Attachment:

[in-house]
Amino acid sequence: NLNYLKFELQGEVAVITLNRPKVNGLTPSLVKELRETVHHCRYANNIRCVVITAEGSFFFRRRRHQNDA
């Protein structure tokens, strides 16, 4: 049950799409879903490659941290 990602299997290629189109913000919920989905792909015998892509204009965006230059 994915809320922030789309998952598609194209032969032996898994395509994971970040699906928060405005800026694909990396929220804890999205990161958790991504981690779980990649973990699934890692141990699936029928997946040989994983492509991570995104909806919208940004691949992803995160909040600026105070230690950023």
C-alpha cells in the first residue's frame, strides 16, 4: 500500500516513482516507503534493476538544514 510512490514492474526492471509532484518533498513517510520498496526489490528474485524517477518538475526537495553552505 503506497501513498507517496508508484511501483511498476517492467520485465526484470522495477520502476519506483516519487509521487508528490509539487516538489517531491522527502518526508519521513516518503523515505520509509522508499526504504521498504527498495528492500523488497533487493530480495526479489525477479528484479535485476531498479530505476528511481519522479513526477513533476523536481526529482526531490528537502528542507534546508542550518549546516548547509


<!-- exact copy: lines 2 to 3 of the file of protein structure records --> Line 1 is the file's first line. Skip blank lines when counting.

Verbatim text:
Amino acid sequence: NLNYLKFELQGEVAVITLNRPKVNGLTPSLVKELRETVHHCRYANNIRCVVITAEGSFFFRRRRHQNDA
């Protein structure tokens, strides 16, 4: 049950799409879903490659941290 990602299997290629189109913000919920989905792909015998892509204009965006230059 994915809320922030789309998952598609194209032969032996898994395509994971970040699906928060405005800026694909990396929220804890999205990161958790991504981690779980990649973990699934890692141990699936029928997946040989994983492509991570995104909806919208940004691949992803995160909040600026105070230690950023």